When not battling a buttock abscess, Shaun Marsh probably is the ideal foil for Aaron Finch and whichever dashers are listed to follow him. With generational change well under way within the Australian side, there is a nice symmetry in Marsh playing the same anchor role that his father built a career on.


But when Marsh was ruled out on Sunday, the Australian order really needed Travis Head down the order more than they needed him at the top.

Instead, when Head’s costly waft outside off needed a bit of pragmatism to follow, Darcy Short came in at first drop with the only method he really knows and proceed to play the same shot to follow soon after.

Australian cricketer D'Arcy Short plays a shot

Another disappointing batting display from Australia. (Giuseppe Cacace/AFP/Getty Images)

At two for not many, this is where Head would’ve been of more use. Instead, with no signs of looking for anything less than top gear, yet another opener in Chris Lynn came to the wicket. And left soon after having played a pretty ordinary shot when a cool head and even just a glance at the scoreboard were needed.

Glenn Maxwell’s shot wasn’t much better, but I’d argue that Marcus Stoinis’ get-out shot was worst of all, having just seen his two most immediate middle order colleagues fall to lazy shot selection.

It’s one thing to want to play attacking cricket, and there’s no doubt that fours and sixes are what people want to see. But people also want to see smart batting, and the Australian’s showed none of it in slumping to 6/66 on Sunday to effectively kill of the contest just after lunch in the west.

Hick knows all about patience and playing the right shot at the right ball. Indeed, he and Justin Langer made careers of it as well.

Justin Langer

Justin Langer doesn’t exactly have the cream of the crop at his disposal right now. (AAP Image/Luis Ascui)


So why then, is the Australian focus all about boundaries and power? Boundaries and power might win you a World Cup on the night, but losing your entire top order well before time to fundamental errors definitely will not.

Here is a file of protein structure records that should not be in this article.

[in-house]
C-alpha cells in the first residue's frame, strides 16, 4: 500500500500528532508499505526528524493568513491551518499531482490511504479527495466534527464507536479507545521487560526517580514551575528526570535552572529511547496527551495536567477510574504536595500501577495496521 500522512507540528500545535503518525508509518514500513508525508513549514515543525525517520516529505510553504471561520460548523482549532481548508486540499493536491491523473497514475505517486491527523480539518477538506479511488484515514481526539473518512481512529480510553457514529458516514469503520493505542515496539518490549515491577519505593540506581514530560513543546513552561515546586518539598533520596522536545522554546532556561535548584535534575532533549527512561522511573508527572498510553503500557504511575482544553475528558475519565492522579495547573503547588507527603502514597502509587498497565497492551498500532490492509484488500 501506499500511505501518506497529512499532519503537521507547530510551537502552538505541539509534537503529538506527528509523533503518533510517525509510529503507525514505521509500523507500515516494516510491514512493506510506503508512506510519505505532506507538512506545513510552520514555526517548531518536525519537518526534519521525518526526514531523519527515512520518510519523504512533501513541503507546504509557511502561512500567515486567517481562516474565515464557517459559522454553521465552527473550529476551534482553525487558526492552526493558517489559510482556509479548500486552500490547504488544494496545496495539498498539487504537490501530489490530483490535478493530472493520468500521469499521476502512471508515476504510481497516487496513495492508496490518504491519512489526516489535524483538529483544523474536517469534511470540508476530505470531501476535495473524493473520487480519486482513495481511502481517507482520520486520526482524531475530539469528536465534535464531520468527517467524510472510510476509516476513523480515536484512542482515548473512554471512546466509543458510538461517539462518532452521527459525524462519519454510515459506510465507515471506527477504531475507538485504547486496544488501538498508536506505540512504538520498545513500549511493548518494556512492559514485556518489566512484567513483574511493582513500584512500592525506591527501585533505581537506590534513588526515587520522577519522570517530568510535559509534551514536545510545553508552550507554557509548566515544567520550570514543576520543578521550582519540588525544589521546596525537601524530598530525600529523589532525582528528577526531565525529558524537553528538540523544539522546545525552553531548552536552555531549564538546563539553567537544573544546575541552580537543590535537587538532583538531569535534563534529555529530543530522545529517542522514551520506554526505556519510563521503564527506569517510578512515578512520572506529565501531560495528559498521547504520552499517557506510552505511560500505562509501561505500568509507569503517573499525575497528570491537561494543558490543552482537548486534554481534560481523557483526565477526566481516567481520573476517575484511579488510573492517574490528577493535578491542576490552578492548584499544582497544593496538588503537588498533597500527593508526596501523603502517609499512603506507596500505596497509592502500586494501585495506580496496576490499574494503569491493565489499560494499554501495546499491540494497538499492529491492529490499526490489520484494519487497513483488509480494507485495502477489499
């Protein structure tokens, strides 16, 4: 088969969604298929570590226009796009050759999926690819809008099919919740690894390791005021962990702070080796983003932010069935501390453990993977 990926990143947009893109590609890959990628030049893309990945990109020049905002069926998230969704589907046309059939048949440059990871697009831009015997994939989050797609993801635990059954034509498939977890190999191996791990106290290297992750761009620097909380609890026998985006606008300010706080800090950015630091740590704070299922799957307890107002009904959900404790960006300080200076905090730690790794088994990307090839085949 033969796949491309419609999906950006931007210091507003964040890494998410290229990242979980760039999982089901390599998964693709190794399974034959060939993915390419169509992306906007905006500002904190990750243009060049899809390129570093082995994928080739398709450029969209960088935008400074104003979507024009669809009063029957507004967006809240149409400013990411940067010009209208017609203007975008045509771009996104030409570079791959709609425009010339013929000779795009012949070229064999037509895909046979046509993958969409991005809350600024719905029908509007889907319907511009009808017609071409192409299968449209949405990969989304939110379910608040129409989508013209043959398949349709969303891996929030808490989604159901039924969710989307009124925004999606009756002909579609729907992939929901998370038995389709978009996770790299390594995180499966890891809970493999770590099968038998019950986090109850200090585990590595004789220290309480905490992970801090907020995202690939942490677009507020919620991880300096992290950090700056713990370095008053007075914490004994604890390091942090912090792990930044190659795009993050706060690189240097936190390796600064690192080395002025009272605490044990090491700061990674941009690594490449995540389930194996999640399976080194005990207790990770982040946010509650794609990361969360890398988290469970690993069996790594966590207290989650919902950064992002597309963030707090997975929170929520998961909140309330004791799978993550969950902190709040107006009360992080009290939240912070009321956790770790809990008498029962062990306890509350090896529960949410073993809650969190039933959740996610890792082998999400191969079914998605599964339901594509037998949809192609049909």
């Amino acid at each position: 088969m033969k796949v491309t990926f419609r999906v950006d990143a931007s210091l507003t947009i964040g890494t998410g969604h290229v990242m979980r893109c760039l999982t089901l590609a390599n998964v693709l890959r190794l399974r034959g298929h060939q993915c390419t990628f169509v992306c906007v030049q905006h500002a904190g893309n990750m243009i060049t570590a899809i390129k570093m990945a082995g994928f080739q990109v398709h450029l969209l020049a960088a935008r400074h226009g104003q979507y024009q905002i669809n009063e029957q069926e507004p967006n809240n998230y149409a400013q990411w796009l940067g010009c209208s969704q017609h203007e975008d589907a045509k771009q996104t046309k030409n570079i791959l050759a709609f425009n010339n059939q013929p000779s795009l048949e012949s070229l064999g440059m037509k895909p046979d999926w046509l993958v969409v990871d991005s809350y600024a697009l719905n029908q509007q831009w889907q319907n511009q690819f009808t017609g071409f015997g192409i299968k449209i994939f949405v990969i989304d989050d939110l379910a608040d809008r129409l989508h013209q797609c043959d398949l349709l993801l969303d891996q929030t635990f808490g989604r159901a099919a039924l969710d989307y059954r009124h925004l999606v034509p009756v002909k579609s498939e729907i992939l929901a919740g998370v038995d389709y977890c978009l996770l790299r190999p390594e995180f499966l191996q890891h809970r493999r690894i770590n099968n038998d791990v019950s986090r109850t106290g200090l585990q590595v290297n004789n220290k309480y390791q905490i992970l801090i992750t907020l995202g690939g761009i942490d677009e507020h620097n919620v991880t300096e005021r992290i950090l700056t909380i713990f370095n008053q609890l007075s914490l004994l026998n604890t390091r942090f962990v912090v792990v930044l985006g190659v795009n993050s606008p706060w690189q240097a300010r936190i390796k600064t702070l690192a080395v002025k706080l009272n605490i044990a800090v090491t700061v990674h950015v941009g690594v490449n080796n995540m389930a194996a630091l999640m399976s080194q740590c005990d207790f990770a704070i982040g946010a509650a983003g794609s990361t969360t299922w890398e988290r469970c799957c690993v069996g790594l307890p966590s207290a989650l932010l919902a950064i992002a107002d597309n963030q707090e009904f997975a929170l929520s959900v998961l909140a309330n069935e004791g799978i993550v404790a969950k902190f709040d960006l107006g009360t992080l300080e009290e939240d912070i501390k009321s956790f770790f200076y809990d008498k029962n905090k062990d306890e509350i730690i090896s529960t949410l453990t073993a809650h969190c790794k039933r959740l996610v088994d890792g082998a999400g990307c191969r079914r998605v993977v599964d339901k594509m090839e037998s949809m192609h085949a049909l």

On Sunday’s evidence, and a whole string of failures before that, it’s patently clear that the Australian one-day batting needs an urgent injection of patience and balance. At 36 years of age, George Bailey probably isn’t the answer himself, but a George Bailey-type player in the middle order is desperately needed.

Whether that’s Head, or even Peter Handscomb, I don’t really mind. I just want the confidence to know that the Australian middle order walking out to bat don’t think getting themselves out of a hole involves digging further.

This is Hick’s responsibility to find, and Langer’s to implement. ASAP.

And of course, should the Australian batting and batting coaches do their job, then the workload of the Cricket Australia marketing staff becomes significantly easier.

With only two more ODIs and one T20I against South Africa to come, and then three T20Is against India before the Tests – of which my understanding is ticket sales are unsurprisingly solid – perhaps the marketing team believe this is the calm before the storm, when Tests and the BBL will be all over FTA TV through to February.

Regardless, batsmen or marketers, it will be interesting to see who can cope with the sudden change the best, and the quickest.